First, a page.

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if the universe is constantly expanding then the distance between black holes and neutron stars must be increasing. Then

  1. What makes them to come under the influence of each other's gravitational field and start rotating, or are they rotating around each other from birth?
  2. Why is the rotary motion spiraling one instead of just rotating around each other in a stable fashion like planets around sun?
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  • $\begingroup$ Are you referring to a binary system of a blackhole and a neutron star? $\endgroup$ – Barry Jenekuns Feb 25 '20 at 4:31
  • $\begingroup$ @Hug with terms like "rotating", "rotary motion" and "spiraling" one would assume so, but I'm guessing that an answer wouldn't have to be limited to that specific kind of binary system; a pair with one black hole and one neutron star would work as well. I'll make an edit and insert the word "around". $\endgroup$ – uhoh Feb 25 '20 at 4:37
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  1. The expansion is on a scale larger than galaxies, so within a galaxy, two black holes or neutron stars might pass close to each other from time to time as they move under the influence of the galaxy's gravity. If a third object gets involved (eg a star) then they could end up being captured into orbit . Much more likely, however, is both components of a binary star (which are common) evolve inbto black holes or neutron stars so they are orbiting one another "from birth".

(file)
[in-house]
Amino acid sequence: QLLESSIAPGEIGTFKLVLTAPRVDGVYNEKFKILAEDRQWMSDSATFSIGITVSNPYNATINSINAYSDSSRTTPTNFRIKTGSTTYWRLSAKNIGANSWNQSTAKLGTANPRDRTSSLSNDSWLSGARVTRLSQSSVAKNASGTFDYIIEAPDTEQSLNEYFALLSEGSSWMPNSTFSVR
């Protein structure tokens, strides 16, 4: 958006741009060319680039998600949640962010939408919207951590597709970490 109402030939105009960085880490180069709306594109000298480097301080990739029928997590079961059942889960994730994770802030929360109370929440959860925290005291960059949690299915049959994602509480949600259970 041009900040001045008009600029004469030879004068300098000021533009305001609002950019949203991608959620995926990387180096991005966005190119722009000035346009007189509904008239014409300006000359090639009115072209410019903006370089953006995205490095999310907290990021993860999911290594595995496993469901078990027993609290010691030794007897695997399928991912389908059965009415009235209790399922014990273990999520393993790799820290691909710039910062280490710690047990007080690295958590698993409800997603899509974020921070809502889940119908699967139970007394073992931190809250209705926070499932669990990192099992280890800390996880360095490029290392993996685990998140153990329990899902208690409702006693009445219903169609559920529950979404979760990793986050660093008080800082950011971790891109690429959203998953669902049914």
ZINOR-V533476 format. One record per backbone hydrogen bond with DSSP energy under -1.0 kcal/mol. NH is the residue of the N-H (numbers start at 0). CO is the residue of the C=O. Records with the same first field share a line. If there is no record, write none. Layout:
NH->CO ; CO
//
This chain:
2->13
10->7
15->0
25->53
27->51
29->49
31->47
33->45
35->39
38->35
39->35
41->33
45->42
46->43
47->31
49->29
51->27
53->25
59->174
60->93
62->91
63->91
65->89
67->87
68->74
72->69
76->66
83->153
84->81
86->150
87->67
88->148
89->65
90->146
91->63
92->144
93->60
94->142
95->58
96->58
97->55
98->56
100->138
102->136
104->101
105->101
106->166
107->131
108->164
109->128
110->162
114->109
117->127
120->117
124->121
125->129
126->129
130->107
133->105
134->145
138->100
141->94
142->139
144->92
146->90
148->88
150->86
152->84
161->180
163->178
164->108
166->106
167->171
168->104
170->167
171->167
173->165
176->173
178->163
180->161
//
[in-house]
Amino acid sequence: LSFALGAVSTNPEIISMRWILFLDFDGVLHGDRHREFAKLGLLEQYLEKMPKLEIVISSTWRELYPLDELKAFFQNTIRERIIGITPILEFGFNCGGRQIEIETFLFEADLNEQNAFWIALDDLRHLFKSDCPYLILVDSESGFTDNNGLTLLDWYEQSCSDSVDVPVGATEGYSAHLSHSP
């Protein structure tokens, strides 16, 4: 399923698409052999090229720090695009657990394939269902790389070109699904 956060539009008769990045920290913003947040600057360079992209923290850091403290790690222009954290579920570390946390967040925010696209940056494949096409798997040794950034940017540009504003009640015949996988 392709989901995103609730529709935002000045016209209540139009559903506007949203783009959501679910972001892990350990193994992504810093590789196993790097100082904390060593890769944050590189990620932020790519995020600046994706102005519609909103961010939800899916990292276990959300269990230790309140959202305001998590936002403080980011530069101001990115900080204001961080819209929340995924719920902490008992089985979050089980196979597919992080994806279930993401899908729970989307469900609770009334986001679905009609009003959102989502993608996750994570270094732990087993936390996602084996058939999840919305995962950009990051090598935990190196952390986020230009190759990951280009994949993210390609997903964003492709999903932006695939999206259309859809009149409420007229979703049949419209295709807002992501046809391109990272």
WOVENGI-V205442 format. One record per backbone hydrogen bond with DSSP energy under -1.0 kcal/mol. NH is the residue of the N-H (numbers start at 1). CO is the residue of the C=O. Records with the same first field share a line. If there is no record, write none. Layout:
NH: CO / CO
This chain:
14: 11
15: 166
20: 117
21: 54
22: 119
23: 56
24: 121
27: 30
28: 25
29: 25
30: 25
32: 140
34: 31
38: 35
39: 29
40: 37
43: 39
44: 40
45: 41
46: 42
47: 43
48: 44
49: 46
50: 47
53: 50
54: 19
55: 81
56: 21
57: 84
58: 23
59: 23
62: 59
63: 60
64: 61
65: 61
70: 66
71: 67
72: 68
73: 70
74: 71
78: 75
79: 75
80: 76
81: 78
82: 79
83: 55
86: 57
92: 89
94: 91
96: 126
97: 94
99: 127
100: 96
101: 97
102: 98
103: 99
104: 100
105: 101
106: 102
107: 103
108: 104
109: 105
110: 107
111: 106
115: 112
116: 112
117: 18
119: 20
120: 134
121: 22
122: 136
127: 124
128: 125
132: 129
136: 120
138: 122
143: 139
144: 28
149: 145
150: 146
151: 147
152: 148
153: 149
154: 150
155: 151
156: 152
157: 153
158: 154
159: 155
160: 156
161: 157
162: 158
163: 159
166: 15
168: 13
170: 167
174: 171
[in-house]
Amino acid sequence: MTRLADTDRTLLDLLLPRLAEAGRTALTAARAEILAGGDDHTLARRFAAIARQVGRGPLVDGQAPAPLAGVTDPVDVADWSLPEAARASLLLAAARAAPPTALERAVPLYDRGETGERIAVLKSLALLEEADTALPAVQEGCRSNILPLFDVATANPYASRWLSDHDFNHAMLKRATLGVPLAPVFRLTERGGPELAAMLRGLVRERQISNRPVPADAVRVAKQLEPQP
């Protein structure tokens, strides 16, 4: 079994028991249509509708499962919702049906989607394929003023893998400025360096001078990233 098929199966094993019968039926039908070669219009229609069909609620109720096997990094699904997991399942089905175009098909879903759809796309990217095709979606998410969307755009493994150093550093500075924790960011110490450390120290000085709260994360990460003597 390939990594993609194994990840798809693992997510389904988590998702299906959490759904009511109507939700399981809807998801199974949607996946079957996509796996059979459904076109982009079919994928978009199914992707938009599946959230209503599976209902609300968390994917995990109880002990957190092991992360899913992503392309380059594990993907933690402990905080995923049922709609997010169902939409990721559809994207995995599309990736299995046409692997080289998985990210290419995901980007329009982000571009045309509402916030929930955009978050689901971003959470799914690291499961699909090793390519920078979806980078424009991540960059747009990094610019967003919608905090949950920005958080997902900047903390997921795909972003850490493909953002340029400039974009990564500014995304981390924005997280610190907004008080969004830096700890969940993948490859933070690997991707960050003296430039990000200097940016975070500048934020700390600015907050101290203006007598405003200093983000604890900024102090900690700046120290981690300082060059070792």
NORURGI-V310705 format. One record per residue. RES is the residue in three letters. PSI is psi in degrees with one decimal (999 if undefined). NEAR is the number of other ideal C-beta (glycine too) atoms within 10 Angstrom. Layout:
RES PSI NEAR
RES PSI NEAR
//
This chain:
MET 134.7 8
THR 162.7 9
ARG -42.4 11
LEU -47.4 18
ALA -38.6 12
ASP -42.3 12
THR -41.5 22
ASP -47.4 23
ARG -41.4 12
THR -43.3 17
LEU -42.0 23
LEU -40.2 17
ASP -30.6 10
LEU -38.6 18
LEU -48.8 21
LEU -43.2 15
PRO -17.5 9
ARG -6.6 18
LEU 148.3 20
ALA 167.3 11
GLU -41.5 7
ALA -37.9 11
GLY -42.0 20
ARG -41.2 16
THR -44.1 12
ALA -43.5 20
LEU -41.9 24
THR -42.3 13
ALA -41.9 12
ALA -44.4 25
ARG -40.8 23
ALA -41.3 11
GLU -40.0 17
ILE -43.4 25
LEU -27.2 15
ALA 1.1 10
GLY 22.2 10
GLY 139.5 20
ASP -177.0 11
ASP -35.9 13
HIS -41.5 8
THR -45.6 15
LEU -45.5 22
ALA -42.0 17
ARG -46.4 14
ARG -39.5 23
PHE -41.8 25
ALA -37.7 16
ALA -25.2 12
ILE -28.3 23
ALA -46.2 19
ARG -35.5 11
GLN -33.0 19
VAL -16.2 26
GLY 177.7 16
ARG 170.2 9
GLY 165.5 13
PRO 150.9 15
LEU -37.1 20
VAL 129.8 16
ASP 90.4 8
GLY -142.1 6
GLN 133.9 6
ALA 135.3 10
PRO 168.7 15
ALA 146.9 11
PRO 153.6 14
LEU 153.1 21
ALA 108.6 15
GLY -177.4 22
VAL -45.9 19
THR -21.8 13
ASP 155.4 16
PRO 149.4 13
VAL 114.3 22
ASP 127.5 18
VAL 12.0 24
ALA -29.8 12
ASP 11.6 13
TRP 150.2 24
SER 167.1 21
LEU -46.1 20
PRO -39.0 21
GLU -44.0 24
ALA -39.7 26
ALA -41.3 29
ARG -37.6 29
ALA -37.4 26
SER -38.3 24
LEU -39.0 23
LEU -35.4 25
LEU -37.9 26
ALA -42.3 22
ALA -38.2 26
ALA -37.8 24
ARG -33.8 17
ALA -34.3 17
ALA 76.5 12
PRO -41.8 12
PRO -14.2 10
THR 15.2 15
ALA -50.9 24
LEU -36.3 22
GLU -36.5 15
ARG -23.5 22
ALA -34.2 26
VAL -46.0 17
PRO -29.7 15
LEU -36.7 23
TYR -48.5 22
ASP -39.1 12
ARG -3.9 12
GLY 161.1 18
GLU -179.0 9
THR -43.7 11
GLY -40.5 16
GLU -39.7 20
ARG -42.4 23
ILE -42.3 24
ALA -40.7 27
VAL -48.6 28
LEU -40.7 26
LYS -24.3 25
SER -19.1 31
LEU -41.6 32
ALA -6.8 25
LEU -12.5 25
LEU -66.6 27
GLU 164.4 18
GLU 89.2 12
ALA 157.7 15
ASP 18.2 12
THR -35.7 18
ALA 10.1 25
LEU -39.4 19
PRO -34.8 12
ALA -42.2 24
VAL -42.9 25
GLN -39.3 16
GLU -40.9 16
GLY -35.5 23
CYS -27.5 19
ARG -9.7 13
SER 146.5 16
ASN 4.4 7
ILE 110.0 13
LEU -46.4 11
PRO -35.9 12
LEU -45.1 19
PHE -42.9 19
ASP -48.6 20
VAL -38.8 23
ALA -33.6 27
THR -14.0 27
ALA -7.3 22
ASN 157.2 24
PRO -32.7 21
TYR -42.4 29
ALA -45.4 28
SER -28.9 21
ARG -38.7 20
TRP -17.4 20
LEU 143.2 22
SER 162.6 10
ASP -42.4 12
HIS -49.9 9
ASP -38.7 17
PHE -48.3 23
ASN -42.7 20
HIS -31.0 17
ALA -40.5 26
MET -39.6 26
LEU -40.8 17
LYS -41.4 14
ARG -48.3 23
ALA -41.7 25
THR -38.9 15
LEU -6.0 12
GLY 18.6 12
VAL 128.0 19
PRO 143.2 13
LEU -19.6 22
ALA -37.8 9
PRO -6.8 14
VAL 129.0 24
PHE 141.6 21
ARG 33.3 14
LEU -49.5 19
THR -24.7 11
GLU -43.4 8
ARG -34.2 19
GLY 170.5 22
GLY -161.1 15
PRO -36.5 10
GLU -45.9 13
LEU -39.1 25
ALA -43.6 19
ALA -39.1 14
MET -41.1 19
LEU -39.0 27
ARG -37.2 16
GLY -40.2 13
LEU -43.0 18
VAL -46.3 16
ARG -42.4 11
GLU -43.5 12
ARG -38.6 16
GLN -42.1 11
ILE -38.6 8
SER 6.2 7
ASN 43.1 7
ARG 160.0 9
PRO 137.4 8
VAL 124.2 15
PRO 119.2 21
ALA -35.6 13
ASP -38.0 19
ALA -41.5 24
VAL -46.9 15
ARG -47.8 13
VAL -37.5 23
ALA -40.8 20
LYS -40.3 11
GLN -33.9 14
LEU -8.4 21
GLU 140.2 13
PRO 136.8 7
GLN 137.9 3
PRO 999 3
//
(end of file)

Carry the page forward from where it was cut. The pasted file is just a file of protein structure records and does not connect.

2. This is a difference between general relativity and Newtonian gravity. In GR no orbit is ultimately stable -- energy is slowly lost as gravitational waves and the objects spiral in. If the gravitational fields are not very large, however, this effect is much too small to detect, and overwhelmed by other effects, so it seems like planets around the sun are orbiting stably. Only when you have objects with a very strong gravitational field in a very close orbit is it noticeable. Even then we're only detecting a few such events per year within a billion light years of Earth, so it's not common.

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